Wahlstrom’s excellent pGPS data is largely due to the fact that his season yielded only one match: Thomas Vanek. Even then, Vanek only barely reached the threshold of similarity, being both older and a less prolific scorer in his draft year.

To put it succinctly, the team that selects Wahlstrom will be getting one hell of a player, who even has a decent shot at turning out to be the best forward in the draft when we look back on it in the years to come.

Further Reading

Consolidated Average Future Considerations Hockey Prospect.com ISS Hockey McKeen’s The Athletic TSN Bob McKenzie TSN Craig Button The Hockey News Sportsnet ESPN Dobber Prospects
7 6.6 5 6 5 7 $$ 9 9 8 6 7 6

 

From Cam Robinson, Dobber Prospects:

Owns the best release in the class. The goal-scoring forward doesn’t shy away from attacking dangerous scoring areas and boasts strong speed and quick feet. A volume-shooter who is deadly from the left circle on the power-play. Feasts on penalty killers. Terrific pure puck skills. Off to Boston College in the fall. This kid is going to score a boatload of goals in the NHL.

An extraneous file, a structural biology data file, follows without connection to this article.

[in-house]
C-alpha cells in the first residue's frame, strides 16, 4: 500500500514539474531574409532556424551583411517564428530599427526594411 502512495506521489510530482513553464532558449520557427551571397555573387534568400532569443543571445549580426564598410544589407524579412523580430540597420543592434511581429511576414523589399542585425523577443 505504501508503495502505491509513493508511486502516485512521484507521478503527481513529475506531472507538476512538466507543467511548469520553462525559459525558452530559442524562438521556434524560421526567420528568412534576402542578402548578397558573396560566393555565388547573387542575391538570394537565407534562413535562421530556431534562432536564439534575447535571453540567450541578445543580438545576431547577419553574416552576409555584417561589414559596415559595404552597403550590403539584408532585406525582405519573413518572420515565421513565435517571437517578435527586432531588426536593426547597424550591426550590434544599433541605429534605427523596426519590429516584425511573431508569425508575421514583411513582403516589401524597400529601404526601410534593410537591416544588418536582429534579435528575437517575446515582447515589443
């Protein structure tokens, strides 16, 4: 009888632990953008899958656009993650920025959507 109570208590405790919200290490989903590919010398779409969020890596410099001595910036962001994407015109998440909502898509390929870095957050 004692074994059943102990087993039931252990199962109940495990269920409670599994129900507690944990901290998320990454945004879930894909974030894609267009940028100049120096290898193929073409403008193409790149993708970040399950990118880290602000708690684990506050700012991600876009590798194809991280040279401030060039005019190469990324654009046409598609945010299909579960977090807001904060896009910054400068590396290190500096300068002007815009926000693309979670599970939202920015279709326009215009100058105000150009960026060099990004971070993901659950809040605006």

CanucksArmy’s 2018 NHL Draft Rankings

#6 Jesperi Kotkaniemi #7 EVAN BOUCHARD
#8 TY SMITH #9 BRADY TKACHUK #10 ADAM BOQVIST
#11 ISAC LUNDESTROM #12 NOAH DOBSON #13 JOSEPH VELENO
#14 JOEL FARABEE #15 AKIL THOMAS #16 RYAN MERKLEY
#17 BARRETT HAYTON #18 RASMUS KUPARI #19 RYAN MCLEOD
#20 JONATAN BERGGREN #21 VITALI KRAVTSOV #22 ALEXANDER ALEXEYEV
#23 CALEN ADDISON #24 DOMINIK BOKK #25 SERRON NOEL
#26 MARTIN KAUT #27 DAVID GUSTAFSSON #28 JAKE WISE
#29 BODE WILDE #30 RASMUS SANDIN #31 COLE FONSTAD
#32 JETT WOO #33 ALLAN MCSHANE #34 K’ANDRE MILLER
#35 JACOB OLOFSSON #36 NATHAN DUNKLEY #37 NILS LUNDKVIST
#38 JONATHAN GRUDEN #39 FILIP HALLANDER #40 JARED MCISAAC
#41 NICOLAS BEAUDIN #42 JACK MCBAIN #43 TY DELLANDREA
#44 JESSE YLONEN #45 MATTIAS SAMUELSSON #46 JONNY TYCHONICK